Wednesday, April 17, 2002

Communities, Audiences and Scale

Clay Shirky was the moderator at this year’s PC Forum, and his article titled Communities, Audiences and Scale provides a very interesting argument about the sustainability of communities. He compares the viability of audiences (one-way communication model) to communities (two-way communication model), and identifies weblog software (like Radio) as transforming the traditional Internet model away from an Internet audience to an Internet community.

But at what cost? Shirky comments:

[C]ommunities have strong upper limits on size, while audiences can grow arbitrarily large. Put another way, the larger a group held together by communication grows, the more it must become like an audience — largely disconnected and held together by communication traveling from center to edge — because increasing the number of people in a group weakens communal connection.

I’d be interested in what Prof. McGee has to say about this - as the implications for a KM-oriented weblog community are quite stark. If Shirky is right, then it means that the problem with a KM initiative (at least one based on the weblog metaphor) will necessarily migrate from a community to an audience. Wouldn’t that defeat the purpose?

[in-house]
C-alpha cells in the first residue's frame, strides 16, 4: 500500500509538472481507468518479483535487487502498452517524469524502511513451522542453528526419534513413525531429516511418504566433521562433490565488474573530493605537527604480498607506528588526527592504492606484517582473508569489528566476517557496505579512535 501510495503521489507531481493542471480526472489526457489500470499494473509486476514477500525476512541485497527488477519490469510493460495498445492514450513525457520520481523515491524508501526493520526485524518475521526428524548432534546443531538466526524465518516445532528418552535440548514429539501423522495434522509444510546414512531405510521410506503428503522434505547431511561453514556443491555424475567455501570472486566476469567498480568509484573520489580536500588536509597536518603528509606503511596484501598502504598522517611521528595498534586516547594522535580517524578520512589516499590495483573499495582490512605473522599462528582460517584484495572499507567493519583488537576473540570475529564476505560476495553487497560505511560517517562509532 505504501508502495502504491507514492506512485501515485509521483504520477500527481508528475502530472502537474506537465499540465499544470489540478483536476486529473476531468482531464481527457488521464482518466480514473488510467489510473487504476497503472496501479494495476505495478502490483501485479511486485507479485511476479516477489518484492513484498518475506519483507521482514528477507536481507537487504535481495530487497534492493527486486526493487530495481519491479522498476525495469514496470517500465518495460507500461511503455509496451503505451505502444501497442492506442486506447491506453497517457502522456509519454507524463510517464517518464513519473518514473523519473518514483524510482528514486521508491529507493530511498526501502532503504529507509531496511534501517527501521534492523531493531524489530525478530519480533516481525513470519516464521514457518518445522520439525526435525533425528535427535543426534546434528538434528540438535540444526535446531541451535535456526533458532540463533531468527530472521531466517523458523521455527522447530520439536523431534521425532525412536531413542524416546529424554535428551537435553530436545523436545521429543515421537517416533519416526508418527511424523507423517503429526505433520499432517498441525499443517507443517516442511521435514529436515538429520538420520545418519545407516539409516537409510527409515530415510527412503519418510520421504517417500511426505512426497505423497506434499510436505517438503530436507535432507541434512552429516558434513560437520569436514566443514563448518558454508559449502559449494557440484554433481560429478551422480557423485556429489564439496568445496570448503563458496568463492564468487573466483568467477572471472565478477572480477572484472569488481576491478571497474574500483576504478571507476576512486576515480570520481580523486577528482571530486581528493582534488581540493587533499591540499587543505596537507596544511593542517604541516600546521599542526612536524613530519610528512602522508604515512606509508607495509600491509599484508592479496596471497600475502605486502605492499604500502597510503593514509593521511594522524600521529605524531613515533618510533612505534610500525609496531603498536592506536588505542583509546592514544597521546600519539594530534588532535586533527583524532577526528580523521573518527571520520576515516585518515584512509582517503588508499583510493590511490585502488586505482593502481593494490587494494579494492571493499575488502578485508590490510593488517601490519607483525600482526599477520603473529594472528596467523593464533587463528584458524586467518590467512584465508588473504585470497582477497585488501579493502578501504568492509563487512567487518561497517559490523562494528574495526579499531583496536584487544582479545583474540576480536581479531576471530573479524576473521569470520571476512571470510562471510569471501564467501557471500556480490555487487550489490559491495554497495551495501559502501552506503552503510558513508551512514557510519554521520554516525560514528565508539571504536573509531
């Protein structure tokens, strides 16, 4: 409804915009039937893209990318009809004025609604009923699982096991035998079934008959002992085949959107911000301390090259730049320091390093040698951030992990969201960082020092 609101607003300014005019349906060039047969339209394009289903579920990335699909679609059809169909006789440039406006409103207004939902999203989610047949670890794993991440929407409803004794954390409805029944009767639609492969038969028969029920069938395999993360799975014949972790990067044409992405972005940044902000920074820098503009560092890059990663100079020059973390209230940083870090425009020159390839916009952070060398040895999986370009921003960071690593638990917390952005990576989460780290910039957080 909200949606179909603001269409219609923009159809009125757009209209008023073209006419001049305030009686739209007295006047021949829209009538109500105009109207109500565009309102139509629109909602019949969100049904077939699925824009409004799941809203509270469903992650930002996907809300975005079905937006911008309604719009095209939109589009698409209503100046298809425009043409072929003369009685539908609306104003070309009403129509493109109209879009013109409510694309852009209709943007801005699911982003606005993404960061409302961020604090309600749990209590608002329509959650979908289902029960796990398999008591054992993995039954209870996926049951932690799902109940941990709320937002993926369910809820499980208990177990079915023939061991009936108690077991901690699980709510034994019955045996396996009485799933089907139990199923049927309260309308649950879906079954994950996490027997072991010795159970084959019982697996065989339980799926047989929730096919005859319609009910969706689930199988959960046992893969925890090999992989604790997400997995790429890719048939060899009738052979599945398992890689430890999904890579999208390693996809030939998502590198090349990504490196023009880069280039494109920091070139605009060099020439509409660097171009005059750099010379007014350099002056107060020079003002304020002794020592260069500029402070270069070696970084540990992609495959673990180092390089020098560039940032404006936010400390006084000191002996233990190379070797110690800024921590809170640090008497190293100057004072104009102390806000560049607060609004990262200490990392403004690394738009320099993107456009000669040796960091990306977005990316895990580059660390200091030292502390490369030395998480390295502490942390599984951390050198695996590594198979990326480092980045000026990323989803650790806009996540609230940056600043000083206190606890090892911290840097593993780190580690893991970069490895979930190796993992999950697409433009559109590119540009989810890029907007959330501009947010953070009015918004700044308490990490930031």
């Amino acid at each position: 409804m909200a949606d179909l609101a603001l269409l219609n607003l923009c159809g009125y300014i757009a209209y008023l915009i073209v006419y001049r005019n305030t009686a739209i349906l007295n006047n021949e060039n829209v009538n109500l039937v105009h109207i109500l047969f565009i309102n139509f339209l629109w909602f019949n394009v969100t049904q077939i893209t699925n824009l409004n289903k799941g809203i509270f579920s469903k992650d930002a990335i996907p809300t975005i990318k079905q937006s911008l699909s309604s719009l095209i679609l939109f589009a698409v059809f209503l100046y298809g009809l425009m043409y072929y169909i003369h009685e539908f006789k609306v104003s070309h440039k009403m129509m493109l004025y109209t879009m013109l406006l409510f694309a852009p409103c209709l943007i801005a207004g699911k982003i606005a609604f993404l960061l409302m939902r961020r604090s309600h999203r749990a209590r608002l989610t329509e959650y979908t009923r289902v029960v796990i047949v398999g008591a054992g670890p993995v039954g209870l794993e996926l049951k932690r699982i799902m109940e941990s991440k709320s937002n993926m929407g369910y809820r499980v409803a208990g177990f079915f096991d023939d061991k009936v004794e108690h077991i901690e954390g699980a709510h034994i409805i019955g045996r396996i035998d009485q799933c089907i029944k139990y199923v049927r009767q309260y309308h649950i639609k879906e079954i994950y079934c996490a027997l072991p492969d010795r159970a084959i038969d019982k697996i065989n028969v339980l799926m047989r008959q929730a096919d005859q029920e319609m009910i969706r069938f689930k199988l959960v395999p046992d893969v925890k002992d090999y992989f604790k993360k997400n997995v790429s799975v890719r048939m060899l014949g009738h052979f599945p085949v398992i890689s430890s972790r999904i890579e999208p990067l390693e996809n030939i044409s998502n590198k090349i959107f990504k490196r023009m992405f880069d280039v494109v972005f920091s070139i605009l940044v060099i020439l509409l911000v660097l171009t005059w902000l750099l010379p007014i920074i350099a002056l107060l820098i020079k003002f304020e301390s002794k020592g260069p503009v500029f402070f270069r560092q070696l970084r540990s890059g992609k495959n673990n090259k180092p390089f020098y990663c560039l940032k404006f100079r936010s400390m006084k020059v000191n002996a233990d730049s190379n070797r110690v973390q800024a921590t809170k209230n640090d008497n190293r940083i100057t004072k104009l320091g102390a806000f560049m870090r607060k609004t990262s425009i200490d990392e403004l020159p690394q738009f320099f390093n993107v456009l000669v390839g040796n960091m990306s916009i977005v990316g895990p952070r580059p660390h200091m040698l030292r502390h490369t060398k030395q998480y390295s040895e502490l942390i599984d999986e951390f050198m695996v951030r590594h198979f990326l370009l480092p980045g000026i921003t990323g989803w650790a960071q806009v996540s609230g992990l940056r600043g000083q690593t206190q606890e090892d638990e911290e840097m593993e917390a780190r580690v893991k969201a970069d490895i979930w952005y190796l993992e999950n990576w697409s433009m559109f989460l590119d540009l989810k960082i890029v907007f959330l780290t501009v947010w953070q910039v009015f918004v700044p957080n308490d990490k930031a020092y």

I’m not sure I agree with Shirky’s ultimate conclusions. For starters, he cites just two examples of web-based communities hitting the upper limit of their sustainability. Though I haven’t done much writing on it lately (my second post to this weblog was about the topic), Shirky seems to be arguing the polar opposite of Reed’s Law. Interesting.

One could make the argument that the Radio Community is a more vibrant, sustainable community. I think Shirky’s argument supposes that it’s a binary environment: you’re either two-way or you’re one-way. What if you could have both? Tools like the Radio aggregator permit me to have an audience, while my own aggregator makes me an audience member of other blogs I monitor. Tools like the Radio Community Server in turn tell me which sites are most popular – and from that I can self-select to which audiences I want to belong. It’s pretty symbiotic actually.

Closing the loop (and going to bed): John Robb has been talking about the inefficiencies of e-mail as a collaborative tool. Perhaps part of Shirky’s complaint is that too many communities have tried to coalesce around the e-mail model? Maybe the technology has simply not arrived to deliver on the promise of a true scalable community?

BTW: can’t help but point out the circuitous route that got me to Shirky’s article: a mention at of Kevin Wehrbach’s weblog, which led me to EDVenture’s site, which mentioned the e-mail newsletter The Conversation Continues, which mentioned Shirky. Talk about a community.

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